This is according to two researchers who explore the possibility in a new paper submitted to the arXiv pre-print service. Although their work is purely theoretical, Zilong Li and Cosimo Bambi of Fudan University in Shanghai have identified a specific emission signature surrounding their hypothetical wormhole, a signature that may be detected by a sophisticated instrument that will soon be attached to one of the world’s most powerful telescopes.
Sagittarius A* (or Sgr A*) is a region in the Milky Way’s core that generates powerful radio waves and astronomers have long suspected that it is the location of a black hole approximately 4 million times the mass of our sun. It wasn’t until astronomers were able to track stars orbiting close to the suspected black hole’s event horizon, however, that the supermassive black hole was confirmed to be there.
But supermassive black holes are a conundrum.
Now we know what signature our supermassive black hole generates, astronomers have discovered that the majority of other galaxies also possess supermassive black holes in their cores. Even when looking into the furthest cosmological distances at the youngest known galaxies, they also appear to host these black hole behemoths.
For a black hole to gain so much mass, it’s logical to think they need lots of time to pile on the mass — eating interstellar gas, stars and other galactic material. But to explain the earliest supermassive black holes in the youngest galaxies, there had to be some as-yet to be understood rapid growth mechanism.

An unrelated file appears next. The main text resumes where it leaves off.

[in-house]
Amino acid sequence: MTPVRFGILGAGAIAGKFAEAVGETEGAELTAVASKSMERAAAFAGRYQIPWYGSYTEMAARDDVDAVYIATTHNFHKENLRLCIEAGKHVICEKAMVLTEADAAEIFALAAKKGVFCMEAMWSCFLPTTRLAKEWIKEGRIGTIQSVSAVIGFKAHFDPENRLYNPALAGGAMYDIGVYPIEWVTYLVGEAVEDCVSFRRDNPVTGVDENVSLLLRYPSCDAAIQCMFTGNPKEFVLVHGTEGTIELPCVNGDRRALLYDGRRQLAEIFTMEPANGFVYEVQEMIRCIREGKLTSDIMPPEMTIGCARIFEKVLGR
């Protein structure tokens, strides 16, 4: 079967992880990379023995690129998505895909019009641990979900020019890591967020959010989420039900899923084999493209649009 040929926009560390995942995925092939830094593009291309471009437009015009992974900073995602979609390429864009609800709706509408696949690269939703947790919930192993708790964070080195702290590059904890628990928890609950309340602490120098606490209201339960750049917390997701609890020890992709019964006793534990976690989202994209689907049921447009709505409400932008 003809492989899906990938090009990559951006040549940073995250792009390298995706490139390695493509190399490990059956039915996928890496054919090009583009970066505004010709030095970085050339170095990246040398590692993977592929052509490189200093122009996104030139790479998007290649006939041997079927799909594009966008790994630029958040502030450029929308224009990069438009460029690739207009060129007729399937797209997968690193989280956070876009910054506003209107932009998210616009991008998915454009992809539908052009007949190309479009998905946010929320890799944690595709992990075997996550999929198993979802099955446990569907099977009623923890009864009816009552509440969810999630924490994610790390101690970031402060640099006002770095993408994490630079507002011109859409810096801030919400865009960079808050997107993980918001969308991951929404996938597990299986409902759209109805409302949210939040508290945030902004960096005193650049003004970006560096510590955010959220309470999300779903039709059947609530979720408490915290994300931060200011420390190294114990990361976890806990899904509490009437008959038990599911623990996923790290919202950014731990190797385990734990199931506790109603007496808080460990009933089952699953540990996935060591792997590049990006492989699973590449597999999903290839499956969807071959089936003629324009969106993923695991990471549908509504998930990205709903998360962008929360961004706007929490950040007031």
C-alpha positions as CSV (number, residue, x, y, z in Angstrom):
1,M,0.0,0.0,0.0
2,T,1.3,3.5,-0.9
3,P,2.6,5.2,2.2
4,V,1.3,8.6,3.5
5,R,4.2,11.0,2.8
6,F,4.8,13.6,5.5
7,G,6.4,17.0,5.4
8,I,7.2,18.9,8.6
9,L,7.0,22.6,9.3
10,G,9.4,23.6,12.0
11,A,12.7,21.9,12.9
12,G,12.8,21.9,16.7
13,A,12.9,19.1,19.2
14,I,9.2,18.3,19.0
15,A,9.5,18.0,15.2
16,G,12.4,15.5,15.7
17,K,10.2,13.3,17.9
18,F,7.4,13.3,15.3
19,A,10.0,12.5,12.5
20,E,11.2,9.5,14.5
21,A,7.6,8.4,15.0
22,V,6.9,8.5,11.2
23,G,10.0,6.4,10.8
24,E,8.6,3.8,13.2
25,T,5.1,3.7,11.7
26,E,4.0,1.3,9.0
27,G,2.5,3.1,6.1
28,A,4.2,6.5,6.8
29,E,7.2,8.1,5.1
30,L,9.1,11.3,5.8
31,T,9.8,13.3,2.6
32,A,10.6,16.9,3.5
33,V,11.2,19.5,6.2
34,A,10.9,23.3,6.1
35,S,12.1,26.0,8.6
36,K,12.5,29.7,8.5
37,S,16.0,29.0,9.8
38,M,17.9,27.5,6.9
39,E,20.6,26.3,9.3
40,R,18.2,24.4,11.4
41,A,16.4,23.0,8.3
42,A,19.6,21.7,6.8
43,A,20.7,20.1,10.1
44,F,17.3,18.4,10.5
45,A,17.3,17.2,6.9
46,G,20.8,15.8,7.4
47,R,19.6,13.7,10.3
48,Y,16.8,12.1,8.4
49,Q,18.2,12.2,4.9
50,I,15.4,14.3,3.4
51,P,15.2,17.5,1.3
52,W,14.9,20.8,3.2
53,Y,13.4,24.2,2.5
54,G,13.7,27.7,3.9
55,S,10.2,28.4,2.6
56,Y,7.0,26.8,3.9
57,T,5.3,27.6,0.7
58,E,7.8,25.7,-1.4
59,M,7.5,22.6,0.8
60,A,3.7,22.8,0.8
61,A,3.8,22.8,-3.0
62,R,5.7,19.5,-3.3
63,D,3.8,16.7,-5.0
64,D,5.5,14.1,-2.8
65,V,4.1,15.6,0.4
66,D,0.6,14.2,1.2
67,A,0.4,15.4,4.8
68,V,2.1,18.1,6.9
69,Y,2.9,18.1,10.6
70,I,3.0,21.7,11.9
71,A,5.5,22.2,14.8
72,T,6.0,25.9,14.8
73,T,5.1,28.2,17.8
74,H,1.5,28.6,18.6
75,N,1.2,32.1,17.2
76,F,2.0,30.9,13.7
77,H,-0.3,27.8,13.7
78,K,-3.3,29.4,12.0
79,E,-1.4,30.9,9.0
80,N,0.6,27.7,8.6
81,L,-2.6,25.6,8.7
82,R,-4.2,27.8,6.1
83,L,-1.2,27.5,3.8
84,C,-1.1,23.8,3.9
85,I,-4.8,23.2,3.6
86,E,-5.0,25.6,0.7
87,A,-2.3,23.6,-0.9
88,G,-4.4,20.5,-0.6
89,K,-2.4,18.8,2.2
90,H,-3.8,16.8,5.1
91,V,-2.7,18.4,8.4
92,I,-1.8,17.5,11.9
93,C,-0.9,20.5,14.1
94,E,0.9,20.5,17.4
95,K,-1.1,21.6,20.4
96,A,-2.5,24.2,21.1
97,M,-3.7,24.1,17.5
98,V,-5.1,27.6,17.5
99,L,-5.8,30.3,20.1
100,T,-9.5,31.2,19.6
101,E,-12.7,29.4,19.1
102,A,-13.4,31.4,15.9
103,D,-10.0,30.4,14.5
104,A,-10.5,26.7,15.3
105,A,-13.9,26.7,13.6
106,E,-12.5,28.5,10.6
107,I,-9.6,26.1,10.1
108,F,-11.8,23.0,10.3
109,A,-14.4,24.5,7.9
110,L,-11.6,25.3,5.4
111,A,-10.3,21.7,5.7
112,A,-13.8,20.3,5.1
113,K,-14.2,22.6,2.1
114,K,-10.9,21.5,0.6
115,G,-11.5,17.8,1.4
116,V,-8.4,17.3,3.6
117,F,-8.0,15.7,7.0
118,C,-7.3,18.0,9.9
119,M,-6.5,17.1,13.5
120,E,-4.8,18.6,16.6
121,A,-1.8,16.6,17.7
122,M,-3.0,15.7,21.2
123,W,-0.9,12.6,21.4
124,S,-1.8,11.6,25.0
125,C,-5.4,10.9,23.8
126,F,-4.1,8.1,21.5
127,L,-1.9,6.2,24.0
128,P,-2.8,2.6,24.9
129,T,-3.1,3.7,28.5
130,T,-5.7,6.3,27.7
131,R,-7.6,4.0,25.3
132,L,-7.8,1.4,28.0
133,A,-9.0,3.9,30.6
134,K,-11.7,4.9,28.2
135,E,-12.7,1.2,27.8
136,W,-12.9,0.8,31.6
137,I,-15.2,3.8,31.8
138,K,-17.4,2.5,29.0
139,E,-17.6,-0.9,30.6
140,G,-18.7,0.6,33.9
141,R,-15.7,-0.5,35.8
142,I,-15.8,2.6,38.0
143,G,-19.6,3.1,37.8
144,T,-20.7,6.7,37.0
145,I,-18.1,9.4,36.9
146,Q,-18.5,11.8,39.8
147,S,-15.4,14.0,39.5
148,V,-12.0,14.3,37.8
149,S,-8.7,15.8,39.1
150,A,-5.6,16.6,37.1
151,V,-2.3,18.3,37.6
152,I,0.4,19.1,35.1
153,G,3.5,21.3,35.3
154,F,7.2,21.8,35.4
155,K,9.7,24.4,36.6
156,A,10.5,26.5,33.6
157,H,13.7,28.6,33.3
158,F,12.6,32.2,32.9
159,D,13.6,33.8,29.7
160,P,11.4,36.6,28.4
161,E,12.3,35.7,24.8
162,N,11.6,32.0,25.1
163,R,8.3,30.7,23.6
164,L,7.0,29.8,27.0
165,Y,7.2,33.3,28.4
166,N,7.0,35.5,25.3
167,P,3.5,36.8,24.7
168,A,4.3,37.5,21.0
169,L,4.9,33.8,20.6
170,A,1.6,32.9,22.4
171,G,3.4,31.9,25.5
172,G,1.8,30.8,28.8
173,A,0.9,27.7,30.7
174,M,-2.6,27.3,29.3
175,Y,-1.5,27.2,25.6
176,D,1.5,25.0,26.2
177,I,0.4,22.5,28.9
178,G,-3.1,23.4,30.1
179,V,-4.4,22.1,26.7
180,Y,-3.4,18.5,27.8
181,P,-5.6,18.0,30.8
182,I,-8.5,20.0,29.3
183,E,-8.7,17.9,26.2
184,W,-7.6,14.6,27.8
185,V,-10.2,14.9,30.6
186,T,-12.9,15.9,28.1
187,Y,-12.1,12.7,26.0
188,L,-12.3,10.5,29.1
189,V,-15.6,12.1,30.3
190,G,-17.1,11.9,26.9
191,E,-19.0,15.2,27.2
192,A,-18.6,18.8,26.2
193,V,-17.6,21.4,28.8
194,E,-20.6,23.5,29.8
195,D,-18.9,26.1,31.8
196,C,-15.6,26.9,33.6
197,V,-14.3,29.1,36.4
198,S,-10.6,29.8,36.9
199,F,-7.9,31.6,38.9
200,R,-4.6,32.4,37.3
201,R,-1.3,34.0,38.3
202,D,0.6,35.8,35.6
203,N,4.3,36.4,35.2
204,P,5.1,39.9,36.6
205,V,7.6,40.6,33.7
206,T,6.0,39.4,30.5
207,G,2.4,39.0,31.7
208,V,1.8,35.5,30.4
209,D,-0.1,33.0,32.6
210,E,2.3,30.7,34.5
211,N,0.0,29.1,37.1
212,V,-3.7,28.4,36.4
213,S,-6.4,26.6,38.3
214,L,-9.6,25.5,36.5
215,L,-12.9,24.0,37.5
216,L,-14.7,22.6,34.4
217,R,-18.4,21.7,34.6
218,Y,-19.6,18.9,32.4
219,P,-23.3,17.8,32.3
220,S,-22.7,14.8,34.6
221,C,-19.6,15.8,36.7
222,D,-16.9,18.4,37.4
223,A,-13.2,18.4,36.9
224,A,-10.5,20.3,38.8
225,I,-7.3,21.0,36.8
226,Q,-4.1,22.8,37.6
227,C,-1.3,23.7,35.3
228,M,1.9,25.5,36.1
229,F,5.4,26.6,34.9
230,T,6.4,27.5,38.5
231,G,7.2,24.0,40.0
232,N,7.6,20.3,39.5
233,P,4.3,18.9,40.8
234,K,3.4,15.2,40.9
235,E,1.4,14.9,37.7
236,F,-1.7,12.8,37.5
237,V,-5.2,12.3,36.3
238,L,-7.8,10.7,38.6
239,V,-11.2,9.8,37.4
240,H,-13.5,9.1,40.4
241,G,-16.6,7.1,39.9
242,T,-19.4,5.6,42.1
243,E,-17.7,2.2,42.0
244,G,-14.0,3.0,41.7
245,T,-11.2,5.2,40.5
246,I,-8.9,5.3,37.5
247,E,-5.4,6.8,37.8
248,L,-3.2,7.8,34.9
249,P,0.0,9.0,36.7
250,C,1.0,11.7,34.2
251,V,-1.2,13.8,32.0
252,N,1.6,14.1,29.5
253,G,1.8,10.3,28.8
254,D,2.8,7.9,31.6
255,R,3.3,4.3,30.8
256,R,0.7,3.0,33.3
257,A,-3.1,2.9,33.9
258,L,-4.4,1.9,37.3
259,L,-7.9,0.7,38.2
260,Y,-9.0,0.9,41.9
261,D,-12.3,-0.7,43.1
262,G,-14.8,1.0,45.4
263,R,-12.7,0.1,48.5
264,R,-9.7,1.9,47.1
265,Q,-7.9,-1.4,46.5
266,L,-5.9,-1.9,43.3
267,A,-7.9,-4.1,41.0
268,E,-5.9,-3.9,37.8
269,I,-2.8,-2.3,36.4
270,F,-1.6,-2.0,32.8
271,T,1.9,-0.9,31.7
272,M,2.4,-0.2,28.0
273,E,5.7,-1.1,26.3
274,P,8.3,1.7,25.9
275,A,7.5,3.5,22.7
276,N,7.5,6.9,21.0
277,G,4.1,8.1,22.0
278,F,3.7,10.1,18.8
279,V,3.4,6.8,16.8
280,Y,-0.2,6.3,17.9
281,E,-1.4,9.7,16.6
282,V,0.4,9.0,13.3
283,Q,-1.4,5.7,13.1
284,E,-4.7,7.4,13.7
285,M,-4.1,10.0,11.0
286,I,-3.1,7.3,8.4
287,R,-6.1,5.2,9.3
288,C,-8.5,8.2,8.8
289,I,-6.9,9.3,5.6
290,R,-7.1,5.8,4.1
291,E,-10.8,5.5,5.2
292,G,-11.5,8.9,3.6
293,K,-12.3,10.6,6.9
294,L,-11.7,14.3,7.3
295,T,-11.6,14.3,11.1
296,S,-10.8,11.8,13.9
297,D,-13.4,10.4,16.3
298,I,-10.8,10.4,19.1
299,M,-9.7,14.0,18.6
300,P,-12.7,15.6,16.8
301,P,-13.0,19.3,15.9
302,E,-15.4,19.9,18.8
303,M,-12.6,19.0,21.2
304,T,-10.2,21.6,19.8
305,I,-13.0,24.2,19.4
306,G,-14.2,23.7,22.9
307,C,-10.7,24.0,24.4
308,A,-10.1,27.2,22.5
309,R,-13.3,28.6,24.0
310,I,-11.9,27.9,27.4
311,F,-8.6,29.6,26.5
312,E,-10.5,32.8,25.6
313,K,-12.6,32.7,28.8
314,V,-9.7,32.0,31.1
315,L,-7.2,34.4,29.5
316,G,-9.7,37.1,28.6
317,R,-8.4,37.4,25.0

According to Li and Bambi, however, to explain our observations of Sgr A* and other galaxies’ cores, a primordial consequence of Einstein’s general theory of relativity may be called into play instead, thereby sidestepping the puzzle of how supermassive black holes grew so big so quickly.
“While of exotic nature, at least some kinds of primordial WHs (wormholes) can be viable candidates to explain the supermassive objects at the center of galaxies,” they write. “These objects have no solid surface, and therefore they may mimic the presence of an event horizon. They would have been produced in the early Universe and grown during inflation, so they could explain their presence even at very high redshift.”